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Circular Motion 2

  1. Oct 5, 2007 #1
    1. The problem statement, all variables and given/known data

    While at a country fair, you decide to ride the Farris Wheel. Having eaten too many candy apples and elephant ears, you find the motion somewhat unpleasant. To take your mind off your stomach, you wonder about the motion of the ride. You estimate the radius of the big wheel to be 14m, and you use your watch to find that each loop around takes 26s. a.) What is your speed? b.) What is the magnitude of your acceleration? c.) What is the ratio of your apparent weight to your true weight at the top of the ride? d.) What is the ratio of your apparent weight to your true weight at the bottom?

    2. Relevant equations

    v = wr
    a = w^2r = v^2/r

    3. The attempt at a solution

    I successfully solved part a by finding the frequency. I then plugged the frequency into w = 2(pi)radians(f). Then I used v = wr to find the velocity, which is 3.346. I then tried using both equations for acceleration, but I didn't get the right answer. I got it to be .8m/s^2.
     
  2. jcsd
  3. Oct 5, 2007 #2

    learningphysics

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    I think your trouble may be with rounding... for example... I get 3.383 for the speed... and 0.8176 for acceleration...
     
  4. Oct 5, 2007 #3
    Yeah, that was the problem. Normally I complete each equation separately and round off the answer after I find the solution to each equation....if that makes sense. How do I do the apparent weight thing?
     
  5. Oct 5, 2007 #4

    learningphysics

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    The apparent weight is the normal force exerted by the seat on the person... use centripetal acceleration to find the normal force at the bottom and top...
     
  6. Oct 5, 2007 #5
    Is it just the same as the acceleration from before?
     
  7. Oct 5, 2007 #6

    learningphysics

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    yes.

    use [tex]\Sigma{F} = ma[/tex] at the bottom and top to find the normal force.
     
  8. Oct 5, 2007 #7
    One more question before I start, what is the mass?
     
  9. Oct 5, 2007 #8

    learningphysics

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    you don't need the mass... just use m.

    later you'll be getting ratios... and the m's will cancel.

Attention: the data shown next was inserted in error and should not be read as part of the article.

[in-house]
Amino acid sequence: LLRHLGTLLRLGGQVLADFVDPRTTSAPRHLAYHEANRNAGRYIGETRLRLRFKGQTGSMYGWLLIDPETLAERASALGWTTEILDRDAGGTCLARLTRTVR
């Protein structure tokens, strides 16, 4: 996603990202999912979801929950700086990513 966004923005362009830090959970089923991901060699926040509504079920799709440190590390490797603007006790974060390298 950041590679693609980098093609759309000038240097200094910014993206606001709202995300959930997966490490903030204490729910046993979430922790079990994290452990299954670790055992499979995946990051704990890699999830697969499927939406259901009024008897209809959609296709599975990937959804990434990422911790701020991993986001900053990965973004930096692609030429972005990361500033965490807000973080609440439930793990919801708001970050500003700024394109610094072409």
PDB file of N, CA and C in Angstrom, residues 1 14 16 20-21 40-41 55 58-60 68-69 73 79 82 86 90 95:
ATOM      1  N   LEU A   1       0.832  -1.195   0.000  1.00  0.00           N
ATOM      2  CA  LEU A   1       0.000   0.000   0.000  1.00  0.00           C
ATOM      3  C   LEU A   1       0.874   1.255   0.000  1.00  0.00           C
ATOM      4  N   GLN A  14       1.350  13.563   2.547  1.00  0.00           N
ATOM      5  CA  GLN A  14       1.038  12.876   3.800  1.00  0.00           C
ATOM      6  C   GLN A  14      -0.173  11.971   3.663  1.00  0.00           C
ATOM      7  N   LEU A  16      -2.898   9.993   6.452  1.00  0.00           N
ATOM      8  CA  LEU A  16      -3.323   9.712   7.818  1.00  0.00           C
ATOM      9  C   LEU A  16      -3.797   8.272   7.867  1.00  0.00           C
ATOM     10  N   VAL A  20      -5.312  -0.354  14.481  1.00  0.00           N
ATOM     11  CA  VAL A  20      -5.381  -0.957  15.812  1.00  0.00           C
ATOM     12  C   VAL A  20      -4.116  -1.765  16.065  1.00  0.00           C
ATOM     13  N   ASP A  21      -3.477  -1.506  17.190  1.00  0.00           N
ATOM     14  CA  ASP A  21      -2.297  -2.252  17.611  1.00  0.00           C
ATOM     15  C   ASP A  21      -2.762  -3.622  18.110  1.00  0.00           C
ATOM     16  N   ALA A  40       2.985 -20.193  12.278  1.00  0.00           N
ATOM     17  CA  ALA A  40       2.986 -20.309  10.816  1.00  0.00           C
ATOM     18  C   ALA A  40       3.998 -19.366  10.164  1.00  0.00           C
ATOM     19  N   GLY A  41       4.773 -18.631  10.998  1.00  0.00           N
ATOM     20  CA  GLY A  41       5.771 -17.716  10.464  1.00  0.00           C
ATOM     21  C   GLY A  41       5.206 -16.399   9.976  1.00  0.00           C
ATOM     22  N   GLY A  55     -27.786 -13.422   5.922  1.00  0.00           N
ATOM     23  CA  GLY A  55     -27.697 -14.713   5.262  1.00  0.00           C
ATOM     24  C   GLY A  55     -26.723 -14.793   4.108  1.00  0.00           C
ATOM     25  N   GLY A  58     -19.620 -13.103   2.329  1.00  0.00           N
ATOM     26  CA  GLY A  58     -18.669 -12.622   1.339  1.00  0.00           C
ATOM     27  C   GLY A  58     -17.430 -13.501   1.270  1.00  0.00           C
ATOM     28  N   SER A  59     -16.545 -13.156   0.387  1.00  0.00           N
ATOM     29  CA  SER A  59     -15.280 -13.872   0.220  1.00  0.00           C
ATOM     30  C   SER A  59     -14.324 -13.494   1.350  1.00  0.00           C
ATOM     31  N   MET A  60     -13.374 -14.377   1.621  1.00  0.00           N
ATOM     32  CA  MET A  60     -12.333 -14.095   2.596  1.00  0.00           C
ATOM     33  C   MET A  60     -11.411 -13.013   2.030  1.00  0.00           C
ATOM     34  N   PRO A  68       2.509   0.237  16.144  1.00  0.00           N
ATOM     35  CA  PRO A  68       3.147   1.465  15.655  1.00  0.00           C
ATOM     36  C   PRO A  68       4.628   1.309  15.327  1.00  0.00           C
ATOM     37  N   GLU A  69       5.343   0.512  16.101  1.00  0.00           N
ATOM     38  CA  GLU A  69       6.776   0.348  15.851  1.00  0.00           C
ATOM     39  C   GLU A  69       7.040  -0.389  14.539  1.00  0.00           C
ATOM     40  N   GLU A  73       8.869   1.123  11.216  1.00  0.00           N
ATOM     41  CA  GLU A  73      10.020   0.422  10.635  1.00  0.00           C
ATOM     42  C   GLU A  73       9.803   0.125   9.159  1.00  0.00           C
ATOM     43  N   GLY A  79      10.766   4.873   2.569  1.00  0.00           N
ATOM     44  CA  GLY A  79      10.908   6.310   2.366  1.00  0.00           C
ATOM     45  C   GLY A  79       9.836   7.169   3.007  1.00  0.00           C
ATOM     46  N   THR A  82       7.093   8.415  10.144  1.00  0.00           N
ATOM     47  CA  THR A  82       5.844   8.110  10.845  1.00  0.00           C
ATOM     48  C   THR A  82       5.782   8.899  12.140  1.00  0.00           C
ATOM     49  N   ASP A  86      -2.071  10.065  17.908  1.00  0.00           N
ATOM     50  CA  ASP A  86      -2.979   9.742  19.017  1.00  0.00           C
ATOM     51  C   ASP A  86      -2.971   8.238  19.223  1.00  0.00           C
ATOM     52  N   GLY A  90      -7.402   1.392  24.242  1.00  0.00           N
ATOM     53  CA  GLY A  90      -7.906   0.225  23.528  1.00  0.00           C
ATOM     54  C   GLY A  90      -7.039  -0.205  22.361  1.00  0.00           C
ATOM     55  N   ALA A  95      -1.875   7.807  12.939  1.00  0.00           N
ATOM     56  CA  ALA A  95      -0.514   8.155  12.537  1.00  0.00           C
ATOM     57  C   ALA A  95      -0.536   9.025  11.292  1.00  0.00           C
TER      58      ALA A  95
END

10. Oct 5, 2007 #9
    So would the normal force = .818(mass)?
     
  11. Oct 5, 2007 #10

    learningphysics

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    no. 0.818*mass is the net force... not the normal force.

    use [tex]\Sigma{F} = ma[/tex]

    0.818 goes in the right side... what forces go in the left side of this equation?
     
  12. Oct 5, 2007 #11
    normal force-centripetal force = ma
     
  13. Oct 5, 2007 #12

    learningphysics

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    no... centripetal force is not an independent force in itself... a centripetal force is the result of other forces...

    what are the regular forces acting on the person in the ferris wheel? normal force is correct. what is the other force?
     
  14. Oct 5, 2007 #13
    normal force - weight = ma
     
  15. Oct 5, 2007 #14

    learningphysics

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    yes. that is correct. that's at the bottom of the loop.

    at the top it is the opposite... weight-normal force = ma.
     
  16. Oct 5, 2007 #15
    Yes, the centripetal "force" in a sense is not a true force, it is an acceleration that is a result of other forces. Forces shouldn't be confused for accelerations.

    I get a ratio of 0.846 while using a radial acceleration approximate value of 0.846, what do you get?
     
  17. Feb 27, 2008 #16
    I have this same problem but with different variables and found my acceleration to be 1.61 m/s^2. Can you further explain how the ratio of apparent weight to true weight is determined?
     
  18. Feb 27, 2008 #17
    I figured it out so that can previous post can be ignored.
     
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